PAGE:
Ailang: A Comprehensive Description

Ailang (pronounced as /ailəŋ/ or /æɪaɪləŋ/) is a minimal constructed language created by 4nf95q643hf8wy4987fqn. It follows a strict predicate-to-argument word order, and its lexicon is a closed set of dozen four words.


/number — definition — classical form — toki pona gloss/

0 — x1 perceives x2 — te — lukin

1 — x1 causes/creates x2 — ta — tan

2 — x1 is me — tae — mi

3 — x1 is not the case/does not exist — tea — ala

4 — x1 is possible/is possibly the case — ke — ken

5 — Particle introducing a dependent clause¹ — ka — ki

6 — x1 is a moment in time, space or other dimension — kae — tenpo

7 — x1 is all of x2 — kea — ale

8 — x1 is used by x2 — le — ilo

9 — x1 differs from/is not similar to x2 — la — ante

a — x1 is a part of x2 — lae — leko

b — x1 is knowledge/information — lea — sona

c — x1 is something/a thing (general) — þe — ijo

d — 0 (binary bit) — þa — lenke²

e — 1 (binary bit) — þae — wan

f — x1 is good — þea — pona

¹The particle 'ki' has some other uses, explained below.

²lenke is not a widely used toki pona word, as usually its meaning is covered by ala. However, the latter is already used to gloss another Ailang lexeme, so lenke is used here.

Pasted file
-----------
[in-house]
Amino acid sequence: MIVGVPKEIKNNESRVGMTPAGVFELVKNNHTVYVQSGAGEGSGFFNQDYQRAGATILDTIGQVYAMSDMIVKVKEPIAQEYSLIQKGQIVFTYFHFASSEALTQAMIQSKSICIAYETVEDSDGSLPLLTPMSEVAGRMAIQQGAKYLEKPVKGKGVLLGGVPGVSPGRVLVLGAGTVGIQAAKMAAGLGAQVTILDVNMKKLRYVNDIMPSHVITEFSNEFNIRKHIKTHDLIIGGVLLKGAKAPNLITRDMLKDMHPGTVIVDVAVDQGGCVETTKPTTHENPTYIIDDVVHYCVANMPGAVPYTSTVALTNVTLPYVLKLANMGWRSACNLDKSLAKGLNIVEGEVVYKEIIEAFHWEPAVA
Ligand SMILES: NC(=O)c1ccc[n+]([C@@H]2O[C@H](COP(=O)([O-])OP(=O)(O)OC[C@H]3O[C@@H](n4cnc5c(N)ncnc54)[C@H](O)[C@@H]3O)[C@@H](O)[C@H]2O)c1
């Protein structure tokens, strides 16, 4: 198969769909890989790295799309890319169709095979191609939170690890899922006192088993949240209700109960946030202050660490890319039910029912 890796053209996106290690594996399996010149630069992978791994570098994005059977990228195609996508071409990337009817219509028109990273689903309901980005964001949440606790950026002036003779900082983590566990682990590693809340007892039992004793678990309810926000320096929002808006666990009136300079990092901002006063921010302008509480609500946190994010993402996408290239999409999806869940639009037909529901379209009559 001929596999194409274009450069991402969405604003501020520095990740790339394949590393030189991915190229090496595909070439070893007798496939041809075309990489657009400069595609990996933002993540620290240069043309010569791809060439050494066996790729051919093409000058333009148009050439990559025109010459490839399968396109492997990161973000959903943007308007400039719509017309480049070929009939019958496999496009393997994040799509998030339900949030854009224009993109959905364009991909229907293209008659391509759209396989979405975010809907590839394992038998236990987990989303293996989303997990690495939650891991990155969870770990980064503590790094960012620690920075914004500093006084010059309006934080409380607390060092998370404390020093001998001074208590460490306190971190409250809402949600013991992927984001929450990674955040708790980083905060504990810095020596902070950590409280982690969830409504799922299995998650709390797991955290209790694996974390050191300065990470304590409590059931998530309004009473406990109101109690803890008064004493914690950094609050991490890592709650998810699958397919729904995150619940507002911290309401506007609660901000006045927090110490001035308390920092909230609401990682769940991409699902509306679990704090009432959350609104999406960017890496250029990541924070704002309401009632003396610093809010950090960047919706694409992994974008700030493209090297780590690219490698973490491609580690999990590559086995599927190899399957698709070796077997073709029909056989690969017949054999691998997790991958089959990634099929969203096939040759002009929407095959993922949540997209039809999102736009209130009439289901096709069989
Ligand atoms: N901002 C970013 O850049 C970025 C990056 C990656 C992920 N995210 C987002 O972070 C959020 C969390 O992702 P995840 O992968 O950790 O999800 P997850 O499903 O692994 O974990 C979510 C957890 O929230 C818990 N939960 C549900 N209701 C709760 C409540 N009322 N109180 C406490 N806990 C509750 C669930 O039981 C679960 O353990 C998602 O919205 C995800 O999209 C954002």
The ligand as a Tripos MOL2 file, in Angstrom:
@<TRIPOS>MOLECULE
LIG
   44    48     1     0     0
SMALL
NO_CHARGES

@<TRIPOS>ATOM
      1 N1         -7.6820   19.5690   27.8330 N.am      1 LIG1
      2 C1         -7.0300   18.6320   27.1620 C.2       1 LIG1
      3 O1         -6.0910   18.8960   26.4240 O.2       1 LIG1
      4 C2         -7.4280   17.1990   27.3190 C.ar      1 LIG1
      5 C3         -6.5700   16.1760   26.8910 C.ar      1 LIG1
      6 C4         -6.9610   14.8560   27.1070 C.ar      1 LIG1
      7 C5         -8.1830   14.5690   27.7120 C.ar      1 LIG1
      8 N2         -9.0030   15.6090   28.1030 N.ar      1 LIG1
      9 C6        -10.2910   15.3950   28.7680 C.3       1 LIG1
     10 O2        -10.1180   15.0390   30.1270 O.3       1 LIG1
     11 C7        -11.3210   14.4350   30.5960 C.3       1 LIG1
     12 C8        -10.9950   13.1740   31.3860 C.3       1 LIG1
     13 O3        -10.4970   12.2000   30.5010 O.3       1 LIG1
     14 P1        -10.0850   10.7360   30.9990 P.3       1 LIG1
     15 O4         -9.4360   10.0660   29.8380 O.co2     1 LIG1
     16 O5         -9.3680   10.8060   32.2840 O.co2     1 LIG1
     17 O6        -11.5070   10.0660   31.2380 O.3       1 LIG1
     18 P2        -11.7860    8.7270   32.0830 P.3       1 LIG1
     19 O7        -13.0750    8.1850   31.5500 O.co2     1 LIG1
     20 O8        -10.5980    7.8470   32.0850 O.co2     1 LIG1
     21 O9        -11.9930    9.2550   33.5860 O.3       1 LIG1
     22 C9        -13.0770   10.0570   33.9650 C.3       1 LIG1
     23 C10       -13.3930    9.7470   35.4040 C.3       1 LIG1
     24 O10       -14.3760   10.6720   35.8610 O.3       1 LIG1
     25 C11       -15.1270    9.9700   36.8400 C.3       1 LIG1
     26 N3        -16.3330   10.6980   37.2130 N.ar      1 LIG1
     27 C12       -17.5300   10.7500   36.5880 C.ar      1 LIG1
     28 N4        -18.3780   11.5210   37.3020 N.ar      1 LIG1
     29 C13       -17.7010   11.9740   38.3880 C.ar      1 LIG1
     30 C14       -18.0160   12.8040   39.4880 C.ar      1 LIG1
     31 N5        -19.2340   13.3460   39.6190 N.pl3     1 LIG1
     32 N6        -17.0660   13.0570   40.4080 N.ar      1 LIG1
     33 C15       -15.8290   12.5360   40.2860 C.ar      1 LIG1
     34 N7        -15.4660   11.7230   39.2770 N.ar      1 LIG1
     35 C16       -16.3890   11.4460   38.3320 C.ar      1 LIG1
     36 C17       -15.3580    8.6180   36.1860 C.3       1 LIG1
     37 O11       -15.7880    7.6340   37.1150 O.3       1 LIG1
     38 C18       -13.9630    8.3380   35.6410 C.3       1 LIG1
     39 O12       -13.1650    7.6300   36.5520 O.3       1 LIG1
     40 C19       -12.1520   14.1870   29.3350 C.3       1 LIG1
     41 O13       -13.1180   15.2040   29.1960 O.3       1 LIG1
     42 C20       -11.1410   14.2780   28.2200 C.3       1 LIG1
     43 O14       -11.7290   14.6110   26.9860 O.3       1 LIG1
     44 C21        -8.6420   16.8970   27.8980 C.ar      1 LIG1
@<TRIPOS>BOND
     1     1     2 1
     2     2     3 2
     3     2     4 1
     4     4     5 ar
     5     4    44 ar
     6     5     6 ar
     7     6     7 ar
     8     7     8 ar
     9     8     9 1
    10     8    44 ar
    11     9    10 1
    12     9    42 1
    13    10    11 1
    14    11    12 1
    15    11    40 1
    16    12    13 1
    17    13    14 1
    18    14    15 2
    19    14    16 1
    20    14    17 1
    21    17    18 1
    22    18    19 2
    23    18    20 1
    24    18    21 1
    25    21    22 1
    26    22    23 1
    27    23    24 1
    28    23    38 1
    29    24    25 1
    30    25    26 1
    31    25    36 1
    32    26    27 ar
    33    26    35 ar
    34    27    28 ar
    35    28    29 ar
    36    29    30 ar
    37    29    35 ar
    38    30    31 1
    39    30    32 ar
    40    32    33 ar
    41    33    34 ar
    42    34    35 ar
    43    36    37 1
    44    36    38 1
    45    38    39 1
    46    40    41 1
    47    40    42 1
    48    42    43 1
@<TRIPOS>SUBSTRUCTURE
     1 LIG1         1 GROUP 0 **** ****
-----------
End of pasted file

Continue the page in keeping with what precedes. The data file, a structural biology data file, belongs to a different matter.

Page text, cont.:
A note about word meanings

As in every minilang, the denotations of words are necessarily broad. There being no way to represent number, certainty or time solely through grammar, every one of these has to be explicitly stated, whenever possible and needed for a communication task. Note that the translations provided in the examples on this page have unavoidable additional shades of meaning, and are not 100% identical with the Ailang sentences they translate.


A basic Ailang sentence consists of a content word (any word except 5, d and e) acting as a predicate, followed by content words acting as its arguments. The table above lists the predicate forms of content words; a word defined as "x1 does something (to x2)" would mean "that which does something" when used as an argument.

tan ilo sona
Tools create information.

Note that any predicate has to have all of its arguments filled. You can use c as a filler argument, since it does not imply anything about the object it is used to describe.

Dependent clauses

The particle 5 immediately after a content word introduces a dependent clause. There are two types of them in Ailang. Content clauses state that the object referred to by the head content word is the fact of the clause's predicate being fulfilled; relative clauses state that the head content word fills one of the argument slots of the clause's predicate (or the slot of the predicate itself). If and only if a dependent clause contains a repeat appearance of its head noun, it is a relative clause.

leko mi tenpo ki lukin mi tenpo
I am a part of the time/place that I perceive.


Object indices are the main type of indices used, and consist of some binary bits (d and e) after a content word. They allow you to refer to two distinct objects using the same lexeme. For example,

leko sona ki sona tenpo ijo ki leko ijo tenpo
Information, for which a particular moment is that information, is a part of the one that is a part of that moment.
leko sona ki sona tenpo lenke ijo ki leko ijo tenpo wan